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ANMF doesn’t accept visa

Union says current work programs need to change because they’re taking jobs from Australians and exploiting migrant workers.
By Amie Larter

Australia’s temporary work visa programs are having negative impacts on both Australian graduates and 457 workers, the nursing union says.

The impact of temporary migrant workers on the Australian domestic labour market was the focus when the Australian Nursing and Midwifery Federation fronted a Senate inquiry in June.

Annie Butler, assistant secretary for ANMF, explained that the organisation – which put forward one of 53 submissions on the topic to the Senate Education and Employment Reference Committee in April – has two main problems with the current system.

“We believe one of the significant reasons new graduates struggle to find work is the growth in temporary migrants with work rights,” Butler told the Senate hearing on June 19. “We are concerned that, progressively, employers are reducing graduate nurse employment in favour of a greater reliance on and utilisation of temporary overseas workers.

“[We also remain] very concerned about the absence of effective regulation to protect migrant workers – in particular the interface between employer sponsorship and visa regulations.”

Fewer jobs for Australian graduates

In 2013, there were 9012 undergraduate course completions, figures from the Department of Education and Training’s uCube state.

In the ANMF’s original submission to the Senate inquiry, federal secretary Lee Thomas drew the attention of the committee to the “sorry state of the employment prospects” for new nurse graduates, “with an increasing number struggling to find work”.

She said many of those – in the group’s view – were “unreasonably rejected for work by employers who use temporary work visa holders”.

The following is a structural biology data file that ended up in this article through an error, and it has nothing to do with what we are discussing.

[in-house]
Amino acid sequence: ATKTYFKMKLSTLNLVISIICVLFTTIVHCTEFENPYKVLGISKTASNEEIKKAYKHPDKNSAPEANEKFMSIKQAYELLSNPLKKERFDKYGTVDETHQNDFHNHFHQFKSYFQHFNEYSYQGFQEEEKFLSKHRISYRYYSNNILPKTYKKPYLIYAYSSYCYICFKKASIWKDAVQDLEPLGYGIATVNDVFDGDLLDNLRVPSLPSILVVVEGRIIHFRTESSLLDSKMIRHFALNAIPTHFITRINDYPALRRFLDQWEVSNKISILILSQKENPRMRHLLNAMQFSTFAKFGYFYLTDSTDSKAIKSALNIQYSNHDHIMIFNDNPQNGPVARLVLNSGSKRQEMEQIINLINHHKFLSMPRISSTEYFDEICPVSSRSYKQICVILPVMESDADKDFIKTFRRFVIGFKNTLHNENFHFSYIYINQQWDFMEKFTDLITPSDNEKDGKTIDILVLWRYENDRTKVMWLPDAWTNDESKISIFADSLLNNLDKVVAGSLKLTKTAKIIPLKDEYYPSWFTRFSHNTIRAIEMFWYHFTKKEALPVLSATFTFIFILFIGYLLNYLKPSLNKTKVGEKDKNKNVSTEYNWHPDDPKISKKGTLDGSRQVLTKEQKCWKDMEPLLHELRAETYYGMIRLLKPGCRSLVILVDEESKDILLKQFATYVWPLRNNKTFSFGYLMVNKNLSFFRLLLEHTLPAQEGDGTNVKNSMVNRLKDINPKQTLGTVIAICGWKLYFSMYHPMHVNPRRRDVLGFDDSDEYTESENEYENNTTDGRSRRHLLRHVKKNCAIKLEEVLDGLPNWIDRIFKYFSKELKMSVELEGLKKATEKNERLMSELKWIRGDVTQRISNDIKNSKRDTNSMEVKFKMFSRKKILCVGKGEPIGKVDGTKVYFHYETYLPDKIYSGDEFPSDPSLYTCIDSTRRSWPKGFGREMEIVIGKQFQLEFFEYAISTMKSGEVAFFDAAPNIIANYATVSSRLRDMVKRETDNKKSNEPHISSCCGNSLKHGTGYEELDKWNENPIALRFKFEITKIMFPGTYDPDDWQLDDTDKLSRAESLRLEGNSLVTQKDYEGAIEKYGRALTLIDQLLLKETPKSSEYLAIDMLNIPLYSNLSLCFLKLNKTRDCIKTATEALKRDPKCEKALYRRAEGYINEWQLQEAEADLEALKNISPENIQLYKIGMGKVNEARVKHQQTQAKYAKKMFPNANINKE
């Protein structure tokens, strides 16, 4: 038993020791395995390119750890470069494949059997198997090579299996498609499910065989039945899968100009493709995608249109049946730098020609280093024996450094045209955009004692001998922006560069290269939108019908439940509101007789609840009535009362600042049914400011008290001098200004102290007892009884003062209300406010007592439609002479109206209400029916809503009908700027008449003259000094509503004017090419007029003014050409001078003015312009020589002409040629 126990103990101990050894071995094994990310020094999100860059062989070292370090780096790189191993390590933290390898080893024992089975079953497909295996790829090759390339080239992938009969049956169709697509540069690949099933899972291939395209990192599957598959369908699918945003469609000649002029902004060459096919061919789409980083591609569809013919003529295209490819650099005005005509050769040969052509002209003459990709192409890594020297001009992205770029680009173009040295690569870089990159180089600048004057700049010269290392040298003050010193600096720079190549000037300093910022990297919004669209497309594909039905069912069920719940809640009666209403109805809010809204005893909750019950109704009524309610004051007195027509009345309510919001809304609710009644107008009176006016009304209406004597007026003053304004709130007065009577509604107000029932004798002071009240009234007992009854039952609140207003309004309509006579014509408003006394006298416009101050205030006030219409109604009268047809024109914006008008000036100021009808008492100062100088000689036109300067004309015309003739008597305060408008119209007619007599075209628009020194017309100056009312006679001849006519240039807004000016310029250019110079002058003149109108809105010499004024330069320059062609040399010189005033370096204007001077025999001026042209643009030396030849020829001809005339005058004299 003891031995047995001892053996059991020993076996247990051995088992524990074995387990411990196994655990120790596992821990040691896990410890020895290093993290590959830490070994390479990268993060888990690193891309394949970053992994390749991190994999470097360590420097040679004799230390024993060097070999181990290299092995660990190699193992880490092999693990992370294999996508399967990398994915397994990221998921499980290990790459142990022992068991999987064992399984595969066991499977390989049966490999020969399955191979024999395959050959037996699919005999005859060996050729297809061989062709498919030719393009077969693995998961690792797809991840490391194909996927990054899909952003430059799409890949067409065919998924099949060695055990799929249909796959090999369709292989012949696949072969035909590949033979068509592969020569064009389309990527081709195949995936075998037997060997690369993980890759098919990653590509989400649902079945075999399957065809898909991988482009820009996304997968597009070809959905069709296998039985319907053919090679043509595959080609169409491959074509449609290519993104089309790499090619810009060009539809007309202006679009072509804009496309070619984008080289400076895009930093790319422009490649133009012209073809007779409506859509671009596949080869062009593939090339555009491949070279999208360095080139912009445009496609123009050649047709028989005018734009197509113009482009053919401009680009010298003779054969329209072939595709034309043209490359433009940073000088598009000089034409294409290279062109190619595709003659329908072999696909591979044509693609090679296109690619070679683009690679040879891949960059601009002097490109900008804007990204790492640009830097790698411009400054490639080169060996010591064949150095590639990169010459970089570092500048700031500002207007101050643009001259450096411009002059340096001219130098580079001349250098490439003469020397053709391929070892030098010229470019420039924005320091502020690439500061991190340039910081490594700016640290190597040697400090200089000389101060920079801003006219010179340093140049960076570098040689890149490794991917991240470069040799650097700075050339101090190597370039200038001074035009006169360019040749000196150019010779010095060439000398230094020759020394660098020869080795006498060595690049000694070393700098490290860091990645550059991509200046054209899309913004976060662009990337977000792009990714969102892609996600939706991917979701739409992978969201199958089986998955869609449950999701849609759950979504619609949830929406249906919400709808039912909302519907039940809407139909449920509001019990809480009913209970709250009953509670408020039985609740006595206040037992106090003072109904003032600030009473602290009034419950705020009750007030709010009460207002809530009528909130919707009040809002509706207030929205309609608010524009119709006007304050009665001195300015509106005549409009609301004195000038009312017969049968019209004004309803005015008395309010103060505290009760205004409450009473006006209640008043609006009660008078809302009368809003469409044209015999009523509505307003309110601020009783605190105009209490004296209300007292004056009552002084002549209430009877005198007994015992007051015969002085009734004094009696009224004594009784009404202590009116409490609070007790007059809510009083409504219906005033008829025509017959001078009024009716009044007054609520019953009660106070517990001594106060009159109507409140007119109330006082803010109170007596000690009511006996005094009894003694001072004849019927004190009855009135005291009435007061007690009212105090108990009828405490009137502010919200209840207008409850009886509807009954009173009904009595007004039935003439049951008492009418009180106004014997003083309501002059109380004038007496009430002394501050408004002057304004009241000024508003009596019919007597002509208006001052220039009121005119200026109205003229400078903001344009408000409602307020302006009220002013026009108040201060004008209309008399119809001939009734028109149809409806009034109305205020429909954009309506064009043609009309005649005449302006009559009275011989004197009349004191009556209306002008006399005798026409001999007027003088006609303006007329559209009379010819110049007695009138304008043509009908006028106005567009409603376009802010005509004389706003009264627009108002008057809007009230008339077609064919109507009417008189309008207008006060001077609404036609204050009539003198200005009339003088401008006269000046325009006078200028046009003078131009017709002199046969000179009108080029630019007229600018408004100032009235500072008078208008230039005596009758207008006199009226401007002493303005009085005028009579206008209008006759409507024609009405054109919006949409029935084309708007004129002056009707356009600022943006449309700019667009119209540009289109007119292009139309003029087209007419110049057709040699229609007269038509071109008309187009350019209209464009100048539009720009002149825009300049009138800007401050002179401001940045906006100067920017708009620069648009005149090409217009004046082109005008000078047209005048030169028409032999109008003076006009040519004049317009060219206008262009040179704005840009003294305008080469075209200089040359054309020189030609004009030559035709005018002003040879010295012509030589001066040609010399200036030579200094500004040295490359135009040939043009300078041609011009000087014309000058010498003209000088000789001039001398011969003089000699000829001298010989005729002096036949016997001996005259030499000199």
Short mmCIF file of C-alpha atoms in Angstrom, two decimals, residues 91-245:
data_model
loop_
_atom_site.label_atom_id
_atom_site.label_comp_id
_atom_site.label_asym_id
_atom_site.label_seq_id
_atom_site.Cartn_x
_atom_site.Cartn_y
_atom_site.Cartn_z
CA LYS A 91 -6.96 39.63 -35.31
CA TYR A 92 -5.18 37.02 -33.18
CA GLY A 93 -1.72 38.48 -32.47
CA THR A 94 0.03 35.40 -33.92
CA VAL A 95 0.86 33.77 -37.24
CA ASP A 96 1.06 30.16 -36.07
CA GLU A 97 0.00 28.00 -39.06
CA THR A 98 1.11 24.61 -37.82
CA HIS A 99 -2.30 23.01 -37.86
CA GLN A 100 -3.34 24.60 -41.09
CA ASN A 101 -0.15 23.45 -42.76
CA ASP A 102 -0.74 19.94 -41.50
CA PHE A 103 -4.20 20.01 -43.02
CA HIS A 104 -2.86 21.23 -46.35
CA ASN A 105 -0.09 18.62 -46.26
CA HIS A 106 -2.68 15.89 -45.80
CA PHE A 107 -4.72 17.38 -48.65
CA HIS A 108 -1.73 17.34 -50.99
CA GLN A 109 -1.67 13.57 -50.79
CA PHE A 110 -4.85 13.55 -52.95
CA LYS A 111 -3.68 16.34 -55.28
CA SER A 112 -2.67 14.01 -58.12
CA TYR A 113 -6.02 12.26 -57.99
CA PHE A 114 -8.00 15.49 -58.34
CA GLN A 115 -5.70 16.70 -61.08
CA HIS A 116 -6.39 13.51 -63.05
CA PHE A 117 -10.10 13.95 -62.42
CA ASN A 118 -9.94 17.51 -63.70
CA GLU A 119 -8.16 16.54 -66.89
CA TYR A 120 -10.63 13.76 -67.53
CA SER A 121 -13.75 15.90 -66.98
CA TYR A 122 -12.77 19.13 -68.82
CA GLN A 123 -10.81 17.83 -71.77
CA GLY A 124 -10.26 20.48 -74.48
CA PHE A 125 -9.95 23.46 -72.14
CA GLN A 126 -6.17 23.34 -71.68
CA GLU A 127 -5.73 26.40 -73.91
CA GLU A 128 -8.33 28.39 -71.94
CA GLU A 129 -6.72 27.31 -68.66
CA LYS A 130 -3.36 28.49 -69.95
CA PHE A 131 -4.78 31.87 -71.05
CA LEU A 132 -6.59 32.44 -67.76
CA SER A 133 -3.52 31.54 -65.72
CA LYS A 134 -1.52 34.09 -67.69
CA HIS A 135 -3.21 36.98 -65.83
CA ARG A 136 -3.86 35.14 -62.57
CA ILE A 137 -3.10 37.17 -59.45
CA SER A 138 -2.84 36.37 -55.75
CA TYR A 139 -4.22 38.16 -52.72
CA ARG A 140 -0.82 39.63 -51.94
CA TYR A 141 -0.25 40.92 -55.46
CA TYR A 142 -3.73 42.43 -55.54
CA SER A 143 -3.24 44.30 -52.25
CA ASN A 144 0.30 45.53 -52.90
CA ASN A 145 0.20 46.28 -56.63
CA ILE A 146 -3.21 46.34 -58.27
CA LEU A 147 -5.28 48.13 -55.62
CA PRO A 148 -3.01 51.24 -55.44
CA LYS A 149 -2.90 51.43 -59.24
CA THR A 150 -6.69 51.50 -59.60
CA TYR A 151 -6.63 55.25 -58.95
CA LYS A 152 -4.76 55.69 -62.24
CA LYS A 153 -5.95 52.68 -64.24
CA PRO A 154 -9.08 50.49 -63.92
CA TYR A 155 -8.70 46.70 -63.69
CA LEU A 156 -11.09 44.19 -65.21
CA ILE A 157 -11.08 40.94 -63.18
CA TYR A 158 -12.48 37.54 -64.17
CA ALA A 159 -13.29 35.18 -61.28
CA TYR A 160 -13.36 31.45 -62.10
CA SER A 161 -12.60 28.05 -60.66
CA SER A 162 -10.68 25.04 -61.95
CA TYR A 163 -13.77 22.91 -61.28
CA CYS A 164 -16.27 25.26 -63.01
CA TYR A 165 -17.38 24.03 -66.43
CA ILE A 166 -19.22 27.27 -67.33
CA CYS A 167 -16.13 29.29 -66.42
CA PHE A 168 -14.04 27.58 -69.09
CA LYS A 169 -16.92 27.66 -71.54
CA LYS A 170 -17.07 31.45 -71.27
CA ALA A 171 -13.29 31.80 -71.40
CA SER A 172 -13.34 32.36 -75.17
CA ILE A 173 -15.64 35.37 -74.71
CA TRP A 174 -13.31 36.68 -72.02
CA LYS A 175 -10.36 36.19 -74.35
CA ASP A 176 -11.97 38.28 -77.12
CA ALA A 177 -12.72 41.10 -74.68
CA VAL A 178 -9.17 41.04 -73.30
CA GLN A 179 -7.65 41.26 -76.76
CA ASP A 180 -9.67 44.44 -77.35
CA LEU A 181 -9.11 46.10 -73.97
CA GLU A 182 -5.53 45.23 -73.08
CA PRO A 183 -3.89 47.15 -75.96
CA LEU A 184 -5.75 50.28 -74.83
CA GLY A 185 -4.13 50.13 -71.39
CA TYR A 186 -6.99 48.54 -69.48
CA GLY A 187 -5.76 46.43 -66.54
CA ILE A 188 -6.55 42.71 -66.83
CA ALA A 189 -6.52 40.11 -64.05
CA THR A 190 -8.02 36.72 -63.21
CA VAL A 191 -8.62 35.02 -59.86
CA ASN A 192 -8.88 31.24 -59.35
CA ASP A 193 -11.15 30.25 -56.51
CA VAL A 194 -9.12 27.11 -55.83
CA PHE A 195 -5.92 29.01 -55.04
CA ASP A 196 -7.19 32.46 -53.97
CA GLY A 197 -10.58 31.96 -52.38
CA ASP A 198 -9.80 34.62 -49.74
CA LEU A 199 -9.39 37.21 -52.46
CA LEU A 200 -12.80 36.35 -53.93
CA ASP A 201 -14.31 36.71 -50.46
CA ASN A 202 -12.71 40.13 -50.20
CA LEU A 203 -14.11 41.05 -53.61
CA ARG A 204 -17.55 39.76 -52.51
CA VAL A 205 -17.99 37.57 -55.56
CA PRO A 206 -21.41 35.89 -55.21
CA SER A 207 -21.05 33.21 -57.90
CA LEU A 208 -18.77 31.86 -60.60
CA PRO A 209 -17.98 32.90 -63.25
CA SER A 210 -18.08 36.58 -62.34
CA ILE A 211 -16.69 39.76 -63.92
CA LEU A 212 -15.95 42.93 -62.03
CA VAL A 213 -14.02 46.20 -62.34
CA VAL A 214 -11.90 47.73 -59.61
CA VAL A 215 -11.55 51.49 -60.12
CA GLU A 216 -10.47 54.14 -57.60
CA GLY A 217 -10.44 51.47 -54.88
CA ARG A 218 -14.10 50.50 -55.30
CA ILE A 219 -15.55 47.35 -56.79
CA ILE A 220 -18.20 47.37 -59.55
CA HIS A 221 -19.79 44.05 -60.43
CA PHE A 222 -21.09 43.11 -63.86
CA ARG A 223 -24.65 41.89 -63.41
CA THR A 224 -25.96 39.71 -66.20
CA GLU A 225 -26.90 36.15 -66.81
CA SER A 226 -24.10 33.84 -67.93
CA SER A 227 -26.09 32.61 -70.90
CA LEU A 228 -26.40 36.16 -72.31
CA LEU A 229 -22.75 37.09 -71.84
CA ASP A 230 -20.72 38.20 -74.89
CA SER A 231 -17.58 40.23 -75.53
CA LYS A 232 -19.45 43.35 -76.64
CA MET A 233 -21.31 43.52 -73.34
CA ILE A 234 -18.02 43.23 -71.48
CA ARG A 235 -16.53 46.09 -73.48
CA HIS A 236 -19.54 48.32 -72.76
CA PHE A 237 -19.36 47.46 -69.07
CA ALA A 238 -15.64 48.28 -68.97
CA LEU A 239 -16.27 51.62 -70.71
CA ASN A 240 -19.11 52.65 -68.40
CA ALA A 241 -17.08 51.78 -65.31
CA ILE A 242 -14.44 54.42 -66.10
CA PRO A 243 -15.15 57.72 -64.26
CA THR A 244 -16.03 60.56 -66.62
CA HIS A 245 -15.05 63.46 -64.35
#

Butler backed up this view when speaking to Nursing Review, suggesting that the use of the temporary migrant workers at the moment is not sticking to the original intentions and purpose of the temporary migrant worker scheme.

Despite a drop in the number of nurses working on the 457 visa overall, ANMF’s submission states the “temporary visa holders in nursing subclass 457, 442 and 485, along with international students and working holiday makers, constitute a significant and growing workforce that has an impact on the domestic nursing labour market”.

“We know [nationally] there are over 1000, possibly 1500, graduates who haven’t got jobs,” Butler says. “Approximately that number were here on 457 visas last year. We do believe that the temporary migrant workers scheme is not being used as it is intended at the moment. We believe it is being taken as a shortcut – that employers see it as a quick fix, rather than as an investment they need to make in our graduates.”

In a statement released prior to the Senate inquiry, Thomas said it was “unacceptable” that the economy fails to provide work for new graduates when employers continue to access large number of nurses and midwives on temporary work visa arrangements.